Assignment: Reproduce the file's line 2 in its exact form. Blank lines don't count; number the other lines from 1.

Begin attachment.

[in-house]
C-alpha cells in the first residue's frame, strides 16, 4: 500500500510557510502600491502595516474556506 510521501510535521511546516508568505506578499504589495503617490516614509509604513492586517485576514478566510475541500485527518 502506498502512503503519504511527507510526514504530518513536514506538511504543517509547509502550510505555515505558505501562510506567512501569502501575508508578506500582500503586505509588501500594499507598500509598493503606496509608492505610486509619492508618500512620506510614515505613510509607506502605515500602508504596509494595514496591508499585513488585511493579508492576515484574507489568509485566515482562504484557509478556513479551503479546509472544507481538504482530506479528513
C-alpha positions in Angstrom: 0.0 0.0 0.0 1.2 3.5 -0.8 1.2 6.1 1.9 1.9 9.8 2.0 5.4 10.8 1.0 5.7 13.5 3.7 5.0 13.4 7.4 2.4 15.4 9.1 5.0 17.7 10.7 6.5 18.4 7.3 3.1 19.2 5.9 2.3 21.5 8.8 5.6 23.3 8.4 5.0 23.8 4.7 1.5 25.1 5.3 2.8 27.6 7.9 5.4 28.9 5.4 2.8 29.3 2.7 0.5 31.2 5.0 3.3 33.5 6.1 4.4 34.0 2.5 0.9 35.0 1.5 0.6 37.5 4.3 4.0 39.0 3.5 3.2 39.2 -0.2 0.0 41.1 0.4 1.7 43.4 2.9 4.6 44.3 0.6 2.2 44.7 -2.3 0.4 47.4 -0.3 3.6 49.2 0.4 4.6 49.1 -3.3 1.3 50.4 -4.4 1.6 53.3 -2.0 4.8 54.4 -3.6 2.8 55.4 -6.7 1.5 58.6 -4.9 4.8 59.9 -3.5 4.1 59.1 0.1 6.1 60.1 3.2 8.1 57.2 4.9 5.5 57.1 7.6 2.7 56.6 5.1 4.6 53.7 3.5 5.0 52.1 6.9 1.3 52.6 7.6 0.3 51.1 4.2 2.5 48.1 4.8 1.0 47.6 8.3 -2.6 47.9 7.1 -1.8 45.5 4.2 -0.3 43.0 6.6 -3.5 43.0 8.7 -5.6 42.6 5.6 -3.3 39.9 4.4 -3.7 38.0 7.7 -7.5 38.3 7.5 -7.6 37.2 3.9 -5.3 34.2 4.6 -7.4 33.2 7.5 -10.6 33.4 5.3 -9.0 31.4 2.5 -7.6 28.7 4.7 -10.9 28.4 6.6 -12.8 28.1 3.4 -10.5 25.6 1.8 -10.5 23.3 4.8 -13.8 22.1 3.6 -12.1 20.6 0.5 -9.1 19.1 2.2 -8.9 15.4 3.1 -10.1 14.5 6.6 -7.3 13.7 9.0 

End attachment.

C-alpha cells in the first residue's frame, strides 16, 4: 500500500510557510502600491502595516474556506 510521501510535521511546516508568505506578499504589495503617490516614509509604513492586517485576514478566510475541500485527518 502506498502512503503519504511527507510526514504530518513536514506538511504543517509547509502550510505555515505558505501562510506567512501569502501575508508578506500582500503586505509588501500594499507598500509598493503606496509608492505610486509619492508618500512620506510614515505613510509607506502605515500602508504596509494595514496591508499585513488585511493579508492576515484574507489568509485566515482562504484557509478556513479551503479546509472544507481538504482530506479528513